State operated services criticized in auditor’s report

The Minnesota Department of Human Services (DHS) needs to find new ways to manage state-operated facilities and services for persons […]

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The Minnesota Department of Human Services (DHS) needs to find new ways to manage state-operated facilities and services for persons with chemical dependency, mental illness and developmental disabilities. The call for change is made in the wake of a critical report by the Minnesota Legislative Auditor’s Office.

The report details problems ranging from a rise in assaults, to patients kept at facilities for longer than they should. State lawmakers requested the audit last year. The audit report states that “a wide range of significant problems” were found as a result of the auditor’s scrutiny.

“Of particular concern, we found that the department’s approach to managing state-operated services has caused confusion and resulted in inadequate oversight and accountability,” Legislative Auditor James Nobles said. “Among other recommendations, we call on the legislature to more clearly define in law the state’s role and objectives in directly delivering human services and operating facilities.”

Nobles presented the report February 27 to state lawmakers, telling them the audit revealed “significant and persistent problems.”

Members of the Senate Health and Human Services Committee said they are frustrated about the problems. Sen. Tony Lourey, (DFL-Kerrick) was among those expressing frustration at how long problems have gone on and the lack of communication about problems. He and other lawmakers said they support the recommendations from the legislative auditor.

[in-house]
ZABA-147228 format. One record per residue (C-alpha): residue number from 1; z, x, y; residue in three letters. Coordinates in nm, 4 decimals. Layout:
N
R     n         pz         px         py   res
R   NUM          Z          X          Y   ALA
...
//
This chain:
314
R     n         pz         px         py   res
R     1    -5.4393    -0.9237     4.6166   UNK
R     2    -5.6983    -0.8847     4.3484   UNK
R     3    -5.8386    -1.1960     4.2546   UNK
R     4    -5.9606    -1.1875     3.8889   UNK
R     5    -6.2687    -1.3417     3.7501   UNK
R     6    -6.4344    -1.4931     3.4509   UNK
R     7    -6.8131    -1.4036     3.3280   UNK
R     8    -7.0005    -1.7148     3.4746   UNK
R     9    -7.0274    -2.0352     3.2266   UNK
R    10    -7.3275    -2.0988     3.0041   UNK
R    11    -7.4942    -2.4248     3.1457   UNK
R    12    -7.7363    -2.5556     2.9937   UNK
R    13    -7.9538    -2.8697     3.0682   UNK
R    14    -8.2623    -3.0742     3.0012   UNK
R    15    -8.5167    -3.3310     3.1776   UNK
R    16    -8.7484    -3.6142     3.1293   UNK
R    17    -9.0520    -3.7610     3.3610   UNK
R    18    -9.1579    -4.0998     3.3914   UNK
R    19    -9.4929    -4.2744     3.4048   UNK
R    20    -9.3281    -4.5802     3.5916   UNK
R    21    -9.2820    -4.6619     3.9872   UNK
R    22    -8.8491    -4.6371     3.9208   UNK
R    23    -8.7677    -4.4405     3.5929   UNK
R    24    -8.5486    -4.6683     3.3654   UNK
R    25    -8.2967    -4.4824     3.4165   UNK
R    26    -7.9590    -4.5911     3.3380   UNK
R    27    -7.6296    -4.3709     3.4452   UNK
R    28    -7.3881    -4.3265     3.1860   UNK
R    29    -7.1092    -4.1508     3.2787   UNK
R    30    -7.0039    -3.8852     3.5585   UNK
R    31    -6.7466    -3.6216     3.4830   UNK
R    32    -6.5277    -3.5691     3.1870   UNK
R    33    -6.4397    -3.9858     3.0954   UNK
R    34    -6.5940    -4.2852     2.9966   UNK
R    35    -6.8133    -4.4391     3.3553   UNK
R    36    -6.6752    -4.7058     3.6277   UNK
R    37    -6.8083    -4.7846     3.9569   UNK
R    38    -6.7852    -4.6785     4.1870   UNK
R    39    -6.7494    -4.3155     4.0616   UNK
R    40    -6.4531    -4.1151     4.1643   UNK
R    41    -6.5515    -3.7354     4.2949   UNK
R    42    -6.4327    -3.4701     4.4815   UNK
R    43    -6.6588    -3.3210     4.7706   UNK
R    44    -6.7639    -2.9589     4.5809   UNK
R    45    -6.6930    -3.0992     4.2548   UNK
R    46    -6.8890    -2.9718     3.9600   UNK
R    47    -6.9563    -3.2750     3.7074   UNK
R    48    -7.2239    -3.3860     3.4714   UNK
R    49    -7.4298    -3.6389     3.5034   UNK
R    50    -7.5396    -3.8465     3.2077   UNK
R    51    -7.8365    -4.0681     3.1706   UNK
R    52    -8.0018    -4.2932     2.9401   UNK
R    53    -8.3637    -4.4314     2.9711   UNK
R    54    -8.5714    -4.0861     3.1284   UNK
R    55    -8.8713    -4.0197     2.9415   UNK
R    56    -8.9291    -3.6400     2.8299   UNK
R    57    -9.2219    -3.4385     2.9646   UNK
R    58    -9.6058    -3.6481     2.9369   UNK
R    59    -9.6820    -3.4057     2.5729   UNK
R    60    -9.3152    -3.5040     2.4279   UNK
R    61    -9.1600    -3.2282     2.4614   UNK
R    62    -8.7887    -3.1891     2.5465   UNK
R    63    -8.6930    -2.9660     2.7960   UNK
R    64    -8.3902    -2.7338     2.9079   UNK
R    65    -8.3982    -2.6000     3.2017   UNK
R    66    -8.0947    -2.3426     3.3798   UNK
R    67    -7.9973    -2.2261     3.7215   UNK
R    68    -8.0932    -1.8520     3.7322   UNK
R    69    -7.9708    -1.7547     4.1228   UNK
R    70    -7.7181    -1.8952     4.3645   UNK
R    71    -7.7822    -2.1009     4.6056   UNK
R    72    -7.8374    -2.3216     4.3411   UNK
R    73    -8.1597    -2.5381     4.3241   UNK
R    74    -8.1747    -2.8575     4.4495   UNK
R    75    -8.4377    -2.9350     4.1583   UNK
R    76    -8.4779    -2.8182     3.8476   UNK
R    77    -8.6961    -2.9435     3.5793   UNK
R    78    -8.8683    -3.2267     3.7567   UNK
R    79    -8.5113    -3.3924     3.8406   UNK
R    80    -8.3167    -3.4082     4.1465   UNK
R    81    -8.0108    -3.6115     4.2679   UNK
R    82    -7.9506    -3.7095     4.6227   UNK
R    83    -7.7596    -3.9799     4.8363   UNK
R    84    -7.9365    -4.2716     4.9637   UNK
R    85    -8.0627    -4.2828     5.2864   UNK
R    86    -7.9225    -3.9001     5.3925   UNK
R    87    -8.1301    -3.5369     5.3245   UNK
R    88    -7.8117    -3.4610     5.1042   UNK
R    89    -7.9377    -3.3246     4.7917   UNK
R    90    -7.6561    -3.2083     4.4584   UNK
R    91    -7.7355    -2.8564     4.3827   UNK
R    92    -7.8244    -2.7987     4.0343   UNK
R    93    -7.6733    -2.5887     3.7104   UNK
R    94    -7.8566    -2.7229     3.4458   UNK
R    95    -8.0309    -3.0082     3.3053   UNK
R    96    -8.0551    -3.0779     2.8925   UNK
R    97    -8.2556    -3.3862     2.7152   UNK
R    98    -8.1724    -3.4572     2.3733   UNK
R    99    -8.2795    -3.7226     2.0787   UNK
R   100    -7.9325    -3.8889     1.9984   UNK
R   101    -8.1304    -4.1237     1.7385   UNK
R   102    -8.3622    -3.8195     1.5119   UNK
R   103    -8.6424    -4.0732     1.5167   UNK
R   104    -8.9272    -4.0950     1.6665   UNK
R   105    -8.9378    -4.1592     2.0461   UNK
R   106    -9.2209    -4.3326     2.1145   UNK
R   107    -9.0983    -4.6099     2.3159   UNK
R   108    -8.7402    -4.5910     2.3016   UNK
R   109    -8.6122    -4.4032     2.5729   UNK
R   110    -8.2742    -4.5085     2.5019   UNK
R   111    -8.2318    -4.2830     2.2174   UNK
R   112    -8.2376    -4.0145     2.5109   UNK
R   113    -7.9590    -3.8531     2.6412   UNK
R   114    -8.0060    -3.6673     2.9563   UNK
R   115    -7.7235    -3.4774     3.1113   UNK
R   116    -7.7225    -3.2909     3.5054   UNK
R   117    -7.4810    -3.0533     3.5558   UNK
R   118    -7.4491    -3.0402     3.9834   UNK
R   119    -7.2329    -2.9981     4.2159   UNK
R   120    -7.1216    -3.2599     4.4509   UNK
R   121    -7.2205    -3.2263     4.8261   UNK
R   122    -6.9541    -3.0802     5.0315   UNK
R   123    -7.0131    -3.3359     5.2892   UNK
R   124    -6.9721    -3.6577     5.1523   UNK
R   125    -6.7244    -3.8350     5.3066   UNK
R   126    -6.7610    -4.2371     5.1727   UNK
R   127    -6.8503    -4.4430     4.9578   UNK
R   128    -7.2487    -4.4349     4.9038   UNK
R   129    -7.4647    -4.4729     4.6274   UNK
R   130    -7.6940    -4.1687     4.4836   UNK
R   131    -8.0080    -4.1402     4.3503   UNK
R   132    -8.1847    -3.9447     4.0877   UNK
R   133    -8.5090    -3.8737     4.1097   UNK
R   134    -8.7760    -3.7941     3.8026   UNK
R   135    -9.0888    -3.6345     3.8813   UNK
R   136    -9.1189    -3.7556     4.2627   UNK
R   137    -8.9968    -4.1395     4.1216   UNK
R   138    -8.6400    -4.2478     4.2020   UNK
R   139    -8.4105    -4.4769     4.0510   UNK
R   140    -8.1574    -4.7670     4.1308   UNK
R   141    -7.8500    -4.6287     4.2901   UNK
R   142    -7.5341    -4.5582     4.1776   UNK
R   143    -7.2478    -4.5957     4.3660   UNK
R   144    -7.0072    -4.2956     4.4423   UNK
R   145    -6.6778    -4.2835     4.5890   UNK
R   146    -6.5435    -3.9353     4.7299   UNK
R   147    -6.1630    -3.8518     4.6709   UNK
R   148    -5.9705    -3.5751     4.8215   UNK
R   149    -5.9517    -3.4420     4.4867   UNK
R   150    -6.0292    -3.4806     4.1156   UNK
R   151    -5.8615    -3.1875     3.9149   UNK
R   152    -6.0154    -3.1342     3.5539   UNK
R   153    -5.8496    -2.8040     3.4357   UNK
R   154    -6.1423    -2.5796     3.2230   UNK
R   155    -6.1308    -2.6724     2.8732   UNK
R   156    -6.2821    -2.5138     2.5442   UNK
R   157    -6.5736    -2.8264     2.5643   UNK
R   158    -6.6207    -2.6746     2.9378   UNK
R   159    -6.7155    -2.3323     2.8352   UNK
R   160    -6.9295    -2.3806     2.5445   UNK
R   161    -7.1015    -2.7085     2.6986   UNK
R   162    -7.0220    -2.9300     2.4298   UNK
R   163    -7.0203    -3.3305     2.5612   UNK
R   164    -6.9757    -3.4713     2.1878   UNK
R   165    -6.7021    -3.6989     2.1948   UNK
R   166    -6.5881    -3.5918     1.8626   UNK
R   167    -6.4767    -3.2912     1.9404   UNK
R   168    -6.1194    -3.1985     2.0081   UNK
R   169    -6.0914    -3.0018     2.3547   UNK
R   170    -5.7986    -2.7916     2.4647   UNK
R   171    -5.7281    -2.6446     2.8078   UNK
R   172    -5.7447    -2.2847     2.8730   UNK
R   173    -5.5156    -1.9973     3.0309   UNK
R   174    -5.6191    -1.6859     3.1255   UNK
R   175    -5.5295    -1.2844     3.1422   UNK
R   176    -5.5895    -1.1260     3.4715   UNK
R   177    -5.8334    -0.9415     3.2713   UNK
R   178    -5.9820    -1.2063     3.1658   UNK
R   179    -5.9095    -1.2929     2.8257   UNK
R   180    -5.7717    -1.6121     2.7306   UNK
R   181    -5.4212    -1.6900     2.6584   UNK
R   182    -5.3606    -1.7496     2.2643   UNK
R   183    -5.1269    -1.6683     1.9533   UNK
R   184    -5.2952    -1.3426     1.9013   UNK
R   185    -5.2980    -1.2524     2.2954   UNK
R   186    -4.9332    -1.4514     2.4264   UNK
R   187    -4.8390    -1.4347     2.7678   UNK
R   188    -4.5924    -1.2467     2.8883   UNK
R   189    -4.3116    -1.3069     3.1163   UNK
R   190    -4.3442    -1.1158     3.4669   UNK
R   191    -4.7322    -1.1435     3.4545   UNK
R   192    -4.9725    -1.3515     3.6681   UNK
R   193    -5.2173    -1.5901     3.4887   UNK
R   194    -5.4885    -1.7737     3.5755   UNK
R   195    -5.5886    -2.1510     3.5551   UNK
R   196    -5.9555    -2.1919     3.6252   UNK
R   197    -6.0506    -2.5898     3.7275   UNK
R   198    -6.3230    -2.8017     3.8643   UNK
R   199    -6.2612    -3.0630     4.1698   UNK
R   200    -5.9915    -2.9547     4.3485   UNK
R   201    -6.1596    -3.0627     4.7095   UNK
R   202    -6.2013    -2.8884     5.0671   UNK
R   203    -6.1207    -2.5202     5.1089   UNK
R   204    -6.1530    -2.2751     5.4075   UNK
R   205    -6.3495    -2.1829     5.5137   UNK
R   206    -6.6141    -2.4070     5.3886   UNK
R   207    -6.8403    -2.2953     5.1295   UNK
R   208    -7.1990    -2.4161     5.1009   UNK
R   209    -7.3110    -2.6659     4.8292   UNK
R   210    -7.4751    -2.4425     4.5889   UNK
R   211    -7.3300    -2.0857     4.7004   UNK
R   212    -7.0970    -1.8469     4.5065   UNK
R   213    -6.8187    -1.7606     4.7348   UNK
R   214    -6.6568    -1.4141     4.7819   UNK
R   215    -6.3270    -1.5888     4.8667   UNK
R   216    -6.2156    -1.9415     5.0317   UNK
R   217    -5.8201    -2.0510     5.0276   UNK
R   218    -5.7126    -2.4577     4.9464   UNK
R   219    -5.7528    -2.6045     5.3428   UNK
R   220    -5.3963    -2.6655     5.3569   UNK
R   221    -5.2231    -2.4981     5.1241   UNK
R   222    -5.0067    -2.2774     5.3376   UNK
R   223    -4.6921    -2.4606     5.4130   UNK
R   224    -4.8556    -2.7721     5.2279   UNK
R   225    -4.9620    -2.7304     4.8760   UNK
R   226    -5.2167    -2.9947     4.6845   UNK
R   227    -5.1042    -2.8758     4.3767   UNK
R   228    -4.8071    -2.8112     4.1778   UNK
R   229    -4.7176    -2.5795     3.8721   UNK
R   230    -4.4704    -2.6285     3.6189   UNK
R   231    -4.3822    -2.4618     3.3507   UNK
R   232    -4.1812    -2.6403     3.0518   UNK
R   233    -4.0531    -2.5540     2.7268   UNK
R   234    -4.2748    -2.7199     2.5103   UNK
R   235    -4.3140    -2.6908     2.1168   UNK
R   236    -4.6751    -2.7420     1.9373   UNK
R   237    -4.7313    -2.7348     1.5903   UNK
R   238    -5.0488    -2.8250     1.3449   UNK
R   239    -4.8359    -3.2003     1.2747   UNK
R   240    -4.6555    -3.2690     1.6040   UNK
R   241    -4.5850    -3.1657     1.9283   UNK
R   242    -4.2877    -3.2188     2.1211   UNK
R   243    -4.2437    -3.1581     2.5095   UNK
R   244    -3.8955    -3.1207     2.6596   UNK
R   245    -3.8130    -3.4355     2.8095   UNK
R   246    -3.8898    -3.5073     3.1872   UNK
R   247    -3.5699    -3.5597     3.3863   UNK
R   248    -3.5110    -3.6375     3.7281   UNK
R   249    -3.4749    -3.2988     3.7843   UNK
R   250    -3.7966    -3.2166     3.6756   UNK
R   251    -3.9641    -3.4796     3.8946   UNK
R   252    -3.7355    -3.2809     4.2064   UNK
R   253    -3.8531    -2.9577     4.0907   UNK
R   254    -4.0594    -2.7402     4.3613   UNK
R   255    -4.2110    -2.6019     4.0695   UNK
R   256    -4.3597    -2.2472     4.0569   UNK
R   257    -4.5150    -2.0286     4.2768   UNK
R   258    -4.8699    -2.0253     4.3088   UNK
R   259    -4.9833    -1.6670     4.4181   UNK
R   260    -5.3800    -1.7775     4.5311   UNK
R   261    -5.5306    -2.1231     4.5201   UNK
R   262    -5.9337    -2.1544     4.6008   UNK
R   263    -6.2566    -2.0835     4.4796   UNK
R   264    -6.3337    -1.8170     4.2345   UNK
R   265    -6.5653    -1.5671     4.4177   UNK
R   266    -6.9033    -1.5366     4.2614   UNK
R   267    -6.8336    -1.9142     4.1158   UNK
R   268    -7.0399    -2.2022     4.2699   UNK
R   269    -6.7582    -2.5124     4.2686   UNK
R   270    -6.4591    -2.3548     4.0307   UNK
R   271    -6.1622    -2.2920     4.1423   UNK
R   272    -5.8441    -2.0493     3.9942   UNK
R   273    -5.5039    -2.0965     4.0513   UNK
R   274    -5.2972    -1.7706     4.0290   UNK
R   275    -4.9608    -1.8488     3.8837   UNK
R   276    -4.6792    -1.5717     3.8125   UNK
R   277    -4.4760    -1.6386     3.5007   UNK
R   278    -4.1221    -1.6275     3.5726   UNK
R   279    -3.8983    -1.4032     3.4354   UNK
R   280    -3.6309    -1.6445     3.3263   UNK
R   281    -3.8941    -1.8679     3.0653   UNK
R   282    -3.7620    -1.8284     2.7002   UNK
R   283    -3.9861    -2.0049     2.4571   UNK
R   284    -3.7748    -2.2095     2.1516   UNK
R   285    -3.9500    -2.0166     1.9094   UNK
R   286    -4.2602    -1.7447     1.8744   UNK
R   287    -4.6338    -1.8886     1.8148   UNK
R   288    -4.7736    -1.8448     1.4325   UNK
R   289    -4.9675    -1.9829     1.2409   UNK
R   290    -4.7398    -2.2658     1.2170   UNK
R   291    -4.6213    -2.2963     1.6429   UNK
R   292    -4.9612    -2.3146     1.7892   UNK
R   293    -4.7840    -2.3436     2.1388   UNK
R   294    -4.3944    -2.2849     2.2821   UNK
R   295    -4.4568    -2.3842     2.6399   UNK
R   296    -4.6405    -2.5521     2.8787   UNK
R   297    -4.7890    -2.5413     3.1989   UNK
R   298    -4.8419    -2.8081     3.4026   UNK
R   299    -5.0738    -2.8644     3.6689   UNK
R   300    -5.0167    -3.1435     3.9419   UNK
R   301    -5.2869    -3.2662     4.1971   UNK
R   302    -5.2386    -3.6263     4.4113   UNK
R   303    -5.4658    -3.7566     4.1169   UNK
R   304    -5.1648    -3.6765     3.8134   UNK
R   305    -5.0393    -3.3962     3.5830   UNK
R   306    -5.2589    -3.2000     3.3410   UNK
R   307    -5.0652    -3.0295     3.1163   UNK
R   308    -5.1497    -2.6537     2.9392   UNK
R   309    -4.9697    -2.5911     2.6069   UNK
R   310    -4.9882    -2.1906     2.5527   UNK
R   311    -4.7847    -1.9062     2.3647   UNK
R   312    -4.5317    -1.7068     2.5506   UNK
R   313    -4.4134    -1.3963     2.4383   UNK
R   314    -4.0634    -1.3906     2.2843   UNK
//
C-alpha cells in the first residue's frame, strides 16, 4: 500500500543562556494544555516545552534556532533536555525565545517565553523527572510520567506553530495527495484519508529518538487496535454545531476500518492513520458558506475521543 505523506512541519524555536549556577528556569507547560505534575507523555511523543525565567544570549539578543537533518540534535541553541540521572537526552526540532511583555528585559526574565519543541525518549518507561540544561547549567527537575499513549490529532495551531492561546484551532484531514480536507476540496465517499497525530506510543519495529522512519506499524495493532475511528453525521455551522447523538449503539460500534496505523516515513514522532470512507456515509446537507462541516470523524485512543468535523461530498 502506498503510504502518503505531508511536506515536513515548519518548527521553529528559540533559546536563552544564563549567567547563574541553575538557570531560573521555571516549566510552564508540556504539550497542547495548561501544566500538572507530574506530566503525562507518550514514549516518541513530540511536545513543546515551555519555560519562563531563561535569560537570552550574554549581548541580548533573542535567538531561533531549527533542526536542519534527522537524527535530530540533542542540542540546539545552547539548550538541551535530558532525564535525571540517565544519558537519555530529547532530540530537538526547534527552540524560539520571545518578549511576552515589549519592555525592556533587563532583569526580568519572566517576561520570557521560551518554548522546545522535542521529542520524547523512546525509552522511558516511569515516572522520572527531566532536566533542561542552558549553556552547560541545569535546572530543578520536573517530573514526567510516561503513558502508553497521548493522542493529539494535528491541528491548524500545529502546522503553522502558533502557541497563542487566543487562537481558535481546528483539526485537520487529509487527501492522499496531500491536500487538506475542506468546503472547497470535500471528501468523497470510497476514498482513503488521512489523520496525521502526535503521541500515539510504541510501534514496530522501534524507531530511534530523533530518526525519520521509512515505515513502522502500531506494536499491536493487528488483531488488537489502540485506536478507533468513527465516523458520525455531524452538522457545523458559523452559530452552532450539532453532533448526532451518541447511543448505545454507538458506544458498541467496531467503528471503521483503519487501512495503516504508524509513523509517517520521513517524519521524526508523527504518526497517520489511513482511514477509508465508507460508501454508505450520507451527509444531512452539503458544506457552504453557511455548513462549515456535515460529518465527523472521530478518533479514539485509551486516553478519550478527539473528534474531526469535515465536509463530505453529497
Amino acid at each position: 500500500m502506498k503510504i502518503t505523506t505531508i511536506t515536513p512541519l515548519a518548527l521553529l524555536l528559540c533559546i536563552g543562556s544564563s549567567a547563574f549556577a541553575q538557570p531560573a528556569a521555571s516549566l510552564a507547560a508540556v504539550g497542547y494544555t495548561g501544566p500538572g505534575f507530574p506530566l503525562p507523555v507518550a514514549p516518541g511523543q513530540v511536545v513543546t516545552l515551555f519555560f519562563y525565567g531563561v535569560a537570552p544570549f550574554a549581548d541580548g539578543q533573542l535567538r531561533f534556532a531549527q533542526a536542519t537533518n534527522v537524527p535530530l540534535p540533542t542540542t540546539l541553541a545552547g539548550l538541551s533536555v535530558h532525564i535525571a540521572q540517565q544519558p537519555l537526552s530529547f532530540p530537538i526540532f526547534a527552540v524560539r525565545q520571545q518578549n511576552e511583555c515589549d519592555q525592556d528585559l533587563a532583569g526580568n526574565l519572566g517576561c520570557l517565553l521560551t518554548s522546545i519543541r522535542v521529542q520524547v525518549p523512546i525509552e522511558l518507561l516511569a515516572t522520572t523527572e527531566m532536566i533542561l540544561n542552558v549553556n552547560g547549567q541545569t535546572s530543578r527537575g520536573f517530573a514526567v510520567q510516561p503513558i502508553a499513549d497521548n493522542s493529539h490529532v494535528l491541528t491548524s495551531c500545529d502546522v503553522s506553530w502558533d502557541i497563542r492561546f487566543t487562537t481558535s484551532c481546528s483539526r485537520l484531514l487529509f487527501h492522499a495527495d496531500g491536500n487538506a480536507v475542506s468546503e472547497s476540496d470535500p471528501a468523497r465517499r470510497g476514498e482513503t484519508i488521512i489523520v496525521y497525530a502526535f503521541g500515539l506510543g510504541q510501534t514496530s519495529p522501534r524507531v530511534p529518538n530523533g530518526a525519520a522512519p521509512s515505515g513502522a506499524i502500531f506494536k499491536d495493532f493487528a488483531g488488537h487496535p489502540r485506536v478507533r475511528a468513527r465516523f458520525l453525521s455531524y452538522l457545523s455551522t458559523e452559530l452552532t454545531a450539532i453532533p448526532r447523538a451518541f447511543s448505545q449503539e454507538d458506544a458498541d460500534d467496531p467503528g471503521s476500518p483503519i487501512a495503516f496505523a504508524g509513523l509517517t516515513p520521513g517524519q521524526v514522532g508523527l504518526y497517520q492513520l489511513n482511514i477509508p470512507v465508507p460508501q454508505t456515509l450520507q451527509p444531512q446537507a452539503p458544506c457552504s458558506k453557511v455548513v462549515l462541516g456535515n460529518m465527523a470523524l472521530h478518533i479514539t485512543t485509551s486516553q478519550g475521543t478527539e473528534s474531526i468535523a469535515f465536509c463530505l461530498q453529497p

In a statement, DHS Commissioner Lucinda Jesson said, “We agree with each and every recommendation in the auditor’s report. We have already begun implementing many of the auditor’s recommendations.” DHS has already taken a number of steps ranging from changing division leadership and installing new managers for the troubled state security hospital in St. Peter. That facility is currently under probation, after violations including seclusion and restraint of residents, were found in 2011.

Jesson also pointed out that Gov. Mark Dayton’s budget includes money for transitional housing and supportive services for people discharged from state-run facilities.

The DHS State Operated Services division has a budget of almost $300 million. It runs about 130 residential facilities, ranging from group homes to the Minnesota State Security Hospital in St. Peter. Almost 1,300 people live in the facilities. Thousands more are served as outpatients.

Nobles questioned whether some clients can be better served by private providers and whether other clients are better off in community-based settings. The recommendation for privatization would be for smaller facilities and not for larger state hospitals.

One huge problem is that of safety for residents and employees. The number of assaults involving staff or residents at DHS facilities almost doubled in 2012 with a total of nearly 2,000 incidents. The report also outlined a rise in reported sexual incidents, self-injuries and threats. While the increased number of assaults may be partially due to changes in reporting standards, legislators expressed surprise at the high numbers. They also are worried about the report’s concerns about use of restraints and seclusion techniques in state facilities.